Role of Sex/Sexuality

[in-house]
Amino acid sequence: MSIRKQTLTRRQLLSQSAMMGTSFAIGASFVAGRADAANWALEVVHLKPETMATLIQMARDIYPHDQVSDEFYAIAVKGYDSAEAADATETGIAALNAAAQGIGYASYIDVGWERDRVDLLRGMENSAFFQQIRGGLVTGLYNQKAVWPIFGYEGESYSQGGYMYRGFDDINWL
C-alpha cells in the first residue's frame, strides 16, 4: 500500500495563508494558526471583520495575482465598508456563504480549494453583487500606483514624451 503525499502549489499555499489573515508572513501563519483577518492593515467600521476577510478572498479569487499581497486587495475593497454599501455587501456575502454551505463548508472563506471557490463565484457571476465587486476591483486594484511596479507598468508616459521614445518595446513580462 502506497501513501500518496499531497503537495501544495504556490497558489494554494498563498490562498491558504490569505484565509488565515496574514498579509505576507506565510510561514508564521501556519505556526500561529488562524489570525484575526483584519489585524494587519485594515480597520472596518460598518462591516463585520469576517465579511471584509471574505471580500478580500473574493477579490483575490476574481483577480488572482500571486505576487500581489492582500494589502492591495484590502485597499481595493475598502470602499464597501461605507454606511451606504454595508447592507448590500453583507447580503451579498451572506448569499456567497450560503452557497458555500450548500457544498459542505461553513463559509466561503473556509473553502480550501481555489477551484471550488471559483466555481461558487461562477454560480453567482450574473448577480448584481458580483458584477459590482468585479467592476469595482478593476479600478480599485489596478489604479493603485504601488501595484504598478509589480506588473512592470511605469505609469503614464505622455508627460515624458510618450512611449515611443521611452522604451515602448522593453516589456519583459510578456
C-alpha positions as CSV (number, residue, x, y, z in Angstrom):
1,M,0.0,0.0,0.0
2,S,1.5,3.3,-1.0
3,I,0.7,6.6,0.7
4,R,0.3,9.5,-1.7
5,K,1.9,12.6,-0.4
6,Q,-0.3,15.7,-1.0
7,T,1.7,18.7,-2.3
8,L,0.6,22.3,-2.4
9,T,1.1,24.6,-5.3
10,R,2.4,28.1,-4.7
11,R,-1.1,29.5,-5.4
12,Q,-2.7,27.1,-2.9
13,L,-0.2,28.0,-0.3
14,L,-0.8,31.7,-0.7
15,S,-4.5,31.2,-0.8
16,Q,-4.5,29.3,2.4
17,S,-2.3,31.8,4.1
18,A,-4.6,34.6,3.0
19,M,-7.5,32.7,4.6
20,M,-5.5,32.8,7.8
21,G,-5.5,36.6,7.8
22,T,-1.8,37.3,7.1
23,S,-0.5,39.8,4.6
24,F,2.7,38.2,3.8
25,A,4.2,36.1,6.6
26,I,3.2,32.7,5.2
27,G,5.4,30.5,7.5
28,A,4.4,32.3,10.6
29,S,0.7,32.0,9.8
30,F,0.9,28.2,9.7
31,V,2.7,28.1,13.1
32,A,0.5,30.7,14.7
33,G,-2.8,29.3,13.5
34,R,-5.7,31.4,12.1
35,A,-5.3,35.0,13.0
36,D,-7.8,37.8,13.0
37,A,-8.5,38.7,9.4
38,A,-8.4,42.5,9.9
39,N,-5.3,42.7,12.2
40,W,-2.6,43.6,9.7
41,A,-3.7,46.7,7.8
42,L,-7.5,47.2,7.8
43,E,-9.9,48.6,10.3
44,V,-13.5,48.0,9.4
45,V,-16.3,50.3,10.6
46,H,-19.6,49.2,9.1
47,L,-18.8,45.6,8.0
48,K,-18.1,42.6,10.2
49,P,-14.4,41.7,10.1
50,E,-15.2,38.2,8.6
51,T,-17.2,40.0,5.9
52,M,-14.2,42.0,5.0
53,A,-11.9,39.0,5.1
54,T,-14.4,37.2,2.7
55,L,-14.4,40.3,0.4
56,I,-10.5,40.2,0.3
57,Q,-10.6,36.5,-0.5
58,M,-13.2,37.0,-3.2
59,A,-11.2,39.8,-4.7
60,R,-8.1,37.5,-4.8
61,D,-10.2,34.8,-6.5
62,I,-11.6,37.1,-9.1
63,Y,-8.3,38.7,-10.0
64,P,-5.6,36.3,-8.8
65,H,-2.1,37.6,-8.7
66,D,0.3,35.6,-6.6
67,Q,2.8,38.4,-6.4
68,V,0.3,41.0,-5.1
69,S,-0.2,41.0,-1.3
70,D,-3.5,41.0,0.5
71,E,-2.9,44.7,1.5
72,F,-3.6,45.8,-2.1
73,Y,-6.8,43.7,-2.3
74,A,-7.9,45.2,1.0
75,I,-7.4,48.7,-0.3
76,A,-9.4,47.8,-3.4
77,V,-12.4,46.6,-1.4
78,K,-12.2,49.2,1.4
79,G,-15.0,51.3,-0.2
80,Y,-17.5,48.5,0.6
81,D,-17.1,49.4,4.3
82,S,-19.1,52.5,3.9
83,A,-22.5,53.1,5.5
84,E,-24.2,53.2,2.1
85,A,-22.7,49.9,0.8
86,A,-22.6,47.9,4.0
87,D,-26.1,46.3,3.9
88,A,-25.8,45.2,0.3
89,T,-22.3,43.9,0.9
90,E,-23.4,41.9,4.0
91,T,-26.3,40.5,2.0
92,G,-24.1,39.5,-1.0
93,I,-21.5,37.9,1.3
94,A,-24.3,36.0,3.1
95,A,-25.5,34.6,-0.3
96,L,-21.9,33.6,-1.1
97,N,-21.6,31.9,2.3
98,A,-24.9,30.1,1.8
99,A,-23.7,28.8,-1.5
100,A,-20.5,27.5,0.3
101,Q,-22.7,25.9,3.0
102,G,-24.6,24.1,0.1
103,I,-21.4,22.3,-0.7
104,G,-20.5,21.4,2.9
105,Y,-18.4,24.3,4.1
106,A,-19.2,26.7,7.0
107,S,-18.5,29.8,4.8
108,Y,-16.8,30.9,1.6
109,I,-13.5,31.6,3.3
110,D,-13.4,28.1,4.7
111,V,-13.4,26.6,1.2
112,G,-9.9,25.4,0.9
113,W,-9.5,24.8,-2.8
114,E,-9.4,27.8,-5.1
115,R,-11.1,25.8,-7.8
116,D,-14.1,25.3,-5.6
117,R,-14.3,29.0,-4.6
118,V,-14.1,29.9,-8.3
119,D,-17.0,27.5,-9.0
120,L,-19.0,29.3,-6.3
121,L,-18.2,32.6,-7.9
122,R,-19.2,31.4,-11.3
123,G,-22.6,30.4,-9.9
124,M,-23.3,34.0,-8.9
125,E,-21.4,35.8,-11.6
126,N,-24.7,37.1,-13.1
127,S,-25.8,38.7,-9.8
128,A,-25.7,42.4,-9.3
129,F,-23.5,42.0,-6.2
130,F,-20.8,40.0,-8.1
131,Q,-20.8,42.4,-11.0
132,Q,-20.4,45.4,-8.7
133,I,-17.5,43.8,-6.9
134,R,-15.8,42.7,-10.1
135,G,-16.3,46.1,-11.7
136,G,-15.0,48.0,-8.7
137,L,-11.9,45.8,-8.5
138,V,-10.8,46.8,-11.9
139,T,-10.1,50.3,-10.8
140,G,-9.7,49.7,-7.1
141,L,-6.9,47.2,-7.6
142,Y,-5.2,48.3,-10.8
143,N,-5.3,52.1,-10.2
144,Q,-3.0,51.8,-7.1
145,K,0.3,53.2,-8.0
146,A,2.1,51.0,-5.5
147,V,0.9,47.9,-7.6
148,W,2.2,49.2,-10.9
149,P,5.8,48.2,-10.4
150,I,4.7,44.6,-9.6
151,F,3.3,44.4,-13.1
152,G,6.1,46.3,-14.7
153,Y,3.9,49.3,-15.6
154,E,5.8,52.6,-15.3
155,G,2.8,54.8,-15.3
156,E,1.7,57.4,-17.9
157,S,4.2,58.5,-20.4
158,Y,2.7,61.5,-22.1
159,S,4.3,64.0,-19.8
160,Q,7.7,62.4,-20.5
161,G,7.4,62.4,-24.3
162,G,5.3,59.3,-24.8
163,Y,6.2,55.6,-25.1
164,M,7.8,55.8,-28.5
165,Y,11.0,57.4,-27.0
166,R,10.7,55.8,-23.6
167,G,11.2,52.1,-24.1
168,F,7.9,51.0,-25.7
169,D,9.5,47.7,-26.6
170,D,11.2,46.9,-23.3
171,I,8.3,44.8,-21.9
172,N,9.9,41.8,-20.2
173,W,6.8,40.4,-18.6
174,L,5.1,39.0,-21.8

Berdache/Two-Spirit.  For the Native American community, sexuality was not central to defining the gender status of Berdache or Two-Spirit people (Nanda, 2000).  Nanda (2000) states, “While male and female gender variants most frequently had sexual relations with, or married, persons of the same biological sex as themselves, these relationships were not considered homosexual…partners would be of the same sex but different genders” (p. 17).  And, Herdt (1991) concurs, “The partners of the berdache…are not [considered] ‘homosexual’” (p. 496).  “Native American ideology disassociated sexual behavior from concepts of male and female gender roles…Sexuality itself was not embedded in Native American gender ideology” (Blackwood, 1984, p. 35-6).  This is a key concept, and one that makes the institution of the Berdache or Two-Spirit so important for modern Western scholars in attempting to revision contemporary paradigms which conflate sexuality with gender.  For the American Indian community, this coalescence was simply not the case, demonstrating that the current Western view is one possibility among many and not the only way to envision the relationship between sex and gender.  Berdache or Two-Spirit individuals were typically not anatomically abnormal (Nanda, 2000).  Gender variance was defined more by cultural than biological criteria (Nanda, 2000).